Pick the Most Idiotic Board Move
It’s Oscar Awards season in Hollywood and our athletes are giving their max to bring home Olympic gold.
Naturally, that brings to mind the inspiration all home inspectors and home buying stakeholders get from the Board of Home Inspectors (BHI) in Frankfort.
So, as Olympic sweepers follow curling stones over there, it follows that this New Year was the time for some medals here in Frankfort.
You might think of this as the new Board of Home Inspectors (BHI) first year review. Only you get to award the prizes.
There was no obvious gold medal contender. But it was a crowded race for last place.
We’ve tried to make it simple by keeping it down to just six contenders. This is not the Kentucky Derby. Contestants were limited to actual actions by the Board. All the things the BHI did not do (no online renewals, no group E&O, no reciprocity, for example) did not count, and were cut.
You be the judge. Vote now to award the First Annual Lead Turkey Medal for the BHI’s first year.
Here’s the line-up. The Contestants Are:
#1 – The Board plays chicken – waiting to see if it’s cash gets “swept” away – again.
#2 – Board Says Prior Regulations Don’t “Make Sense.” Imagine its Cure.
#3 – What the World Needs Now is a Brian O’Rear “Morals Clause” in Home Inspector Regulations.
#4. The Little Home Inspector Locator That Never Could.
#5 — Six Home Inspectors Walk Into a BHI Meeting and….
#6: Now the BHI Says It Can Tell You What to Say.
The Board’s cash has been swept three times before. Why not four?
What does it take for a wake-up call? The only thing that’s truly crazy, the old saying goes, is doing the same thing over and over and expecting a different result.
Would you believe the Board of Home Inspectors (BHI) sat on $120,000 cash all year?
Why not put the cash to work, or cut license fees if you can’t – instead of gambling on having any of it next year? Ask the Board. We have no idea.
There is only one way cash can get swept from the Board of Home Inspectors (BHI). The money simply was not spent. It’s just sitting there. You can’t sweep money that’s been spent.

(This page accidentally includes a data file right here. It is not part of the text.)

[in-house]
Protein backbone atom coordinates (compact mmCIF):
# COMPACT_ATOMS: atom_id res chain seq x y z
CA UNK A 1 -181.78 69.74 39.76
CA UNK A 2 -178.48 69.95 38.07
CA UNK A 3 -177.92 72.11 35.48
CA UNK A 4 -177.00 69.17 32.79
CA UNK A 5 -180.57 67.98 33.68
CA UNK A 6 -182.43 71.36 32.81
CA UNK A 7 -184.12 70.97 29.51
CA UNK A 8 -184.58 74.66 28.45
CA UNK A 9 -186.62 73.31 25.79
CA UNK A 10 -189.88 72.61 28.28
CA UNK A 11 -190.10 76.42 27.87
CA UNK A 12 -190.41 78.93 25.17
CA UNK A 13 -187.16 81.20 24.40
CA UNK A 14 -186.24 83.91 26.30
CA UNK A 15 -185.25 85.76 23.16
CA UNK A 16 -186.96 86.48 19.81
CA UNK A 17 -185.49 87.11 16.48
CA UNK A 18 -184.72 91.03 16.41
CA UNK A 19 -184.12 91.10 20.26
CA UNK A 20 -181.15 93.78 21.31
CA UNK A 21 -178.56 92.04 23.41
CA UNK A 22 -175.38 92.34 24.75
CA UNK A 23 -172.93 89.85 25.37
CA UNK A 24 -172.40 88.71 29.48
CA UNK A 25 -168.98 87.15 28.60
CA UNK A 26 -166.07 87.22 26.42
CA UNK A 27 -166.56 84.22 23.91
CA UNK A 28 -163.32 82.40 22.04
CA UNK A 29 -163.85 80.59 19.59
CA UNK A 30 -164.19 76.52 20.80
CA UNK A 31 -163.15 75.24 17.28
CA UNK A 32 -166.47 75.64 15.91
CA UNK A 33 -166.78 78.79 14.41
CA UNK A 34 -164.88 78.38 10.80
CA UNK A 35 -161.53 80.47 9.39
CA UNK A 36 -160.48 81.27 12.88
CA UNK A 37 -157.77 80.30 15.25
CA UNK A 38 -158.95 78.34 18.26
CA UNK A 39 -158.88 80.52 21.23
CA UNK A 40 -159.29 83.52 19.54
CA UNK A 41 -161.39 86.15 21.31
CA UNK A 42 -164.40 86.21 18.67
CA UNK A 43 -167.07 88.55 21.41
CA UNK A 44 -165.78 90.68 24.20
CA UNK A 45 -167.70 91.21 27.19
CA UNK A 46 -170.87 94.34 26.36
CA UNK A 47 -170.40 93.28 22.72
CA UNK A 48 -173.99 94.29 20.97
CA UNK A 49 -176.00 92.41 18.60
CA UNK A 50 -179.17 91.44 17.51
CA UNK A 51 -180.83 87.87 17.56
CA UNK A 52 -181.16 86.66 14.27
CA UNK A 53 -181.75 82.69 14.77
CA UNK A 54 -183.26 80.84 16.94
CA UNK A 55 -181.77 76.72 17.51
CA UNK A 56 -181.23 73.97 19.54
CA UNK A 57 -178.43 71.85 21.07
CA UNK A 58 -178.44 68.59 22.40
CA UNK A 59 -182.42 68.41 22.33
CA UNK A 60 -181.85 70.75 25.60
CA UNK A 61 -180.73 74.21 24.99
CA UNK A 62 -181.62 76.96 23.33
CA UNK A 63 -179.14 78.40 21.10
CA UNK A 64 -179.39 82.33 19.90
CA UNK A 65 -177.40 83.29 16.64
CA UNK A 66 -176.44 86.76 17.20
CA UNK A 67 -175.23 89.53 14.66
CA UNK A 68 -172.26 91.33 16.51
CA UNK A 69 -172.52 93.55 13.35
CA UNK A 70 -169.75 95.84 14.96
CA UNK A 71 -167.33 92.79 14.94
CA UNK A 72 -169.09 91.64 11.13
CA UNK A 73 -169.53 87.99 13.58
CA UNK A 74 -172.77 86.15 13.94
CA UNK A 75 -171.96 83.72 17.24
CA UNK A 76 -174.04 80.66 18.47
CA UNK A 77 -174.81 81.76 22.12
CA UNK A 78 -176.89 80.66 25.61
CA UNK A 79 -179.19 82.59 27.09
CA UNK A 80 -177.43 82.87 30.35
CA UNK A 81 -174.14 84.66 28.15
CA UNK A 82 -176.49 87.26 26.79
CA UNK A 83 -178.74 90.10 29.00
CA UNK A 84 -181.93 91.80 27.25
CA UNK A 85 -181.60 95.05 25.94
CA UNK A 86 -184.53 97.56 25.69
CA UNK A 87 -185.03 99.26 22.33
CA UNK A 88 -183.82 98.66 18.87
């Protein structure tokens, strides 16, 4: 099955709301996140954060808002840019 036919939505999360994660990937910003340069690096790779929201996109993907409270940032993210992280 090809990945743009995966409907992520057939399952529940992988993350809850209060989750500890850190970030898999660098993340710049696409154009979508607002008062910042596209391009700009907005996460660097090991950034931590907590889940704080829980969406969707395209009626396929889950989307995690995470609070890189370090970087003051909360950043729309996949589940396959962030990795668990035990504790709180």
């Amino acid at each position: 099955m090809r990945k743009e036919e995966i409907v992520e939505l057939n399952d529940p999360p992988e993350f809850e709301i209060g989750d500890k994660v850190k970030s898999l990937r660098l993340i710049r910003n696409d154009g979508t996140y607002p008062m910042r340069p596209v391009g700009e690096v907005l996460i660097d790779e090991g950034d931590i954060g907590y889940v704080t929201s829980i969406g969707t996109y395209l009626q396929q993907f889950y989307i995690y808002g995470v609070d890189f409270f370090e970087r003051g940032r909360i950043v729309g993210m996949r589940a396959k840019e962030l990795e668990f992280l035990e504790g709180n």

A disgraceful $300,000.00 was swept from cash the BHI left sitting around, since 2008.
It’s like déjà vu all over again. Over $100,000 in cash – and often much more – has been left unspent by the BHI all year. Nobody even made a motion to spend that tempting dough on anything worthwhile.
The biggest expense? A totally unaudited five-digit swipe taken by the Kentucky Real Estate Authority (KREA). KREA’s last bite was $55,200.00. (“Printing” expense was extra. No Amazon Prime with this bunch.) BHI members are clueless about what it’s supposedly for. (All they know is that KREA boards pay a “percentage” of KREA costs.)
What the BHI actually gets, on the other hand, for all that money is pretty clear. It’s less than what it got when it paid less to the old Office of Occupations & Profession. For that huge payout, the Board succeeded in acquiring meeting room that’s a little larger than your kitchen (and much smaller than its last 2) – 12 days a year – plus a part-time attorney with no background in real estate and a part-time secretary aka administrator. It also kicks in to pay the wages of a new KREA Executive Director.
You may be wondering: How much did our Board spend educating the public about the importance of home inspecting?
Zero. Nada. Zip.
How much did the Board spend making sure Kentuckians learn about lives, and property, saved from home fires because of home inspections?
Nada. Zero. Zip. Is that a coincidence?
“Are they gonna come sweep us?” – and grab that $100,000+ — Board Chairman Welford “Bud” Wenk asked those well-funded KREA hot dogs at the February 13 Board meeting, just days ago. (The Board already had roundly $300,000 in cash it was sitting on “swept” in prior budgets.)
“I have no idea,” came the reply from Executive Director Mike Elmore.
That’s the Board keeping your eye on the ball. And our license money.
Of course, no one would have to ask, or even wonder about it, if the cash was not sitting there all year in the first place.
This is cash that came straight out of home inspectors’ pockets. No tax dollars support the BHI.
Instead of playing chicken, or rolling the dice to see if its cash gets grabbed again, there is an obvious alternative. The Board could spend it on something worthwhile. Like public education, using radio and TV Public Service Announcement (PSAs). Or sending brochures to agents and mortgage brokers explaining the importance of keep Kentuckians safe and out of money pits.
If this uber Inspired Board cannot figure out a single way to put its cash to work as it was intended to do, then it should cut license fees – and leave the cash in home inspectors pockets.
Contestant #2 – Board Says Prior Regulations Don’t Make “Sense.” Imagine its Cure…
All those other boards must have been rim shot idiots, to listen to this Board.
What’s the cure for their regulations, that don’t make sense?
How about more regulations?
BHI Minutes rarely report what actually was said. But one quote from the Board Minutes gives you a feel for their idea. And we quote: